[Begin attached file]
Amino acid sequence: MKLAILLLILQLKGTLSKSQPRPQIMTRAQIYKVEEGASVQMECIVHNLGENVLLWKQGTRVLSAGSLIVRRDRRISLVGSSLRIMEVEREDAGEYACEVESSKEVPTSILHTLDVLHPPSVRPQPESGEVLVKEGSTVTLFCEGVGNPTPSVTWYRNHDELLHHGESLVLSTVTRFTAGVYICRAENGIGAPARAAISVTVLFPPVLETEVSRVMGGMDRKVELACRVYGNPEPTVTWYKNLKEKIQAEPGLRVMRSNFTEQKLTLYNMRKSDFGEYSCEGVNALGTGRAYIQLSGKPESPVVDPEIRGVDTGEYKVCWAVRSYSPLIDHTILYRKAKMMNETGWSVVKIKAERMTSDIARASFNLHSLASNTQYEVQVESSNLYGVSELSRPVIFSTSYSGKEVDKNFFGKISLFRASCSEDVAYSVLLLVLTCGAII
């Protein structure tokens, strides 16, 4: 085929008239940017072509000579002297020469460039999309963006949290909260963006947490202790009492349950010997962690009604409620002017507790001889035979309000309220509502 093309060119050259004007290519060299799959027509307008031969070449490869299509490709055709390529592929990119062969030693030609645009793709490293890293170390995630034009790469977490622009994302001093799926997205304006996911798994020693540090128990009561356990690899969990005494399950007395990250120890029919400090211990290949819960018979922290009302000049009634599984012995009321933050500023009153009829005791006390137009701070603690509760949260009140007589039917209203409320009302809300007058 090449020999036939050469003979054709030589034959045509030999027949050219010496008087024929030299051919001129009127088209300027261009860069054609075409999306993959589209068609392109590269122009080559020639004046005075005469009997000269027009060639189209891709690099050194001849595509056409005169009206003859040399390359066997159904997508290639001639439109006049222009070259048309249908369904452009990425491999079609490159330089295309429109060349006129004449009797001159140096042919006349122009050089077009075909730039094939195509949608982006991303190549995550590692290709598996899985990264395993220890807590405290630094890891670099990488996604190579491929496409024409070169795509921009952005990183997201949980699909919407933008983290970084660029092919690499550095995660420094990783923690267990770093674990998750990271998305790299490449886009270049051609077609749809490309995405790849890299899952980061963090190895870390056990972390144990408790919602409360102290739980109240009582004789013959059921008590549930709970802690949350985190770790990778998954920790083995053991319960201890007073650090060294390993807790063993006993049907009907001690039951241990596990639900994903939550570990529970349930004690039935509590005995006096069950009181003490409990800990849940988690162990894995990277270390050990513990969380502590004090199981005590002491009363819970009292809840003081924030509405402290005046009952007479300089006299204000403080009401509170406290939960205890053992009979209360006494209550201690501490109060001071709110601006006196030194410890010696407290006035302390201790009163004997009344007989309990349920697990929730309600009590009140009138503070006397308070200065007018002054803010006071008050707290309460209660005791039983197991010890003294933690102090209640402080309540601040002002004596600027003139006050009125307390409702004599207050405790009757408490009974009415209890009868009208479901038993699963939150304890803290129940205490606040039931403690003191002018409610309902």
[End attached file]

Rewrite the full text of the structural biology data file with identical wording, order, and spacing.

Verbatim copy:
Amino acid sequence: MKLAILLLILQLKGTLSKSQPRPQIMTRAQIYKVEEGASVQMECIVHNLGENVLLWKQGTRVLSAGSLIVRRDRRISLVGSSLRIMEVEREDAGEYACEVESSKEVPTSILHTLDVLHPPSVRPQPESGEVLVKEGSTVTLFCEGVGNPTPSVTWYRNHDELLHHGESLVLSTVTRFTAGVYICRAENGIGAPARAAISVTVLFPPVLETEVSRVMGGMDRKVELACRVYGNPEPTVTWYKNLKEKIQAEPGLRVMRSNFTEQKLTLYNMRKSDFGEYSCEGVNALGTGRAYIQLSGKPESPVVDPEIRGVDTGEYKVCWAVRSYSPLIDHTILYRKAKMMNETGWSVVKIKAERMTSDIARASFNLHSLASNTQYEVQVESSNLYGVSELSRPVIFSTSYSGKEVDKNFFGKISLFRASCSEDVAYSVLLLVLTCGAII
């Protein structure tokens, strides 16, 4: 085929008239940017072509000579002297020469460039999309963006949290909260963006947490202790009492349950010997962690009604409620002017507790001889035979309000309220509502 093309060119050259004007290519060299799959027509307008031969070449490869299509490709055709390529592929990119062969030693030609645009793709490293890293170390995630034009790469977490622009994302001093799926997205304006996911798994020693540090128990009561356990690899969990005494399950007395990250120890029919400090211990290949819960018979922290009302000049009634599984012995009321933050500023009153009829005791006390137009701070603690509760949260009140007589039917209203409320009302809300007058 090449020999036939050469003979054709030589034959045509030999027949050219010496008087024929030299051919001129009127088209300027261009860069054609075409999306993959589209068609392109590269122009080559020639004046005075005469009997000269027009060639189209891709690099050194001849595509056409005169009206003859040399390359066997159904997508290639001639439109006049222009070259048309249908369904452009990425491999079609490159330089295309429109060349006129004449009797001159140096042919006349122009050089077009075909730039094939195509949608982006991303190549995550590692290709598996899985990264395993220890807590405290630094890891670099990488996604190579491929496409024409070169795509921009952005990183997201949980699909919407933008983290970084660029092919690499550095995660420094990783923690267990770093674990998750990271998305790299490449886009270049051609077609749809490309995405790849890299899952980061963090190895870390056990972390144990408790919602409360102290739980109240009582004789013959059921008590549930709970802690949350985190770790990778998954920790083995053991319960201890007073650090060294390993807790063993006993049907009907001690039951241990596990639900994903939550570990529970349930004690039935509590005995006096069950009181003490409990800990849940988690162990894995990277270390050990513990969380502590004090199981005590002491009363819970009292809840003081924030509405402290005046009952007479300089006299204000403080009401509170406290939960205890053992009979209360006494209550201690501490109060001071709110601006006196030194410890010696407290006035302390201790009163004997009344007989309990349920697990929730309600009590009140009138503070006397308070200065007018002054803010006071008050707290309460209660005791039983197991010890003294933690102090209640402080309540601040002002004596600027003139006050009125307390409702004599207050405790009757408490009974009415209890009868009208479901038993699963939150304890803290129940205490606040039931403690003191002018409610309902």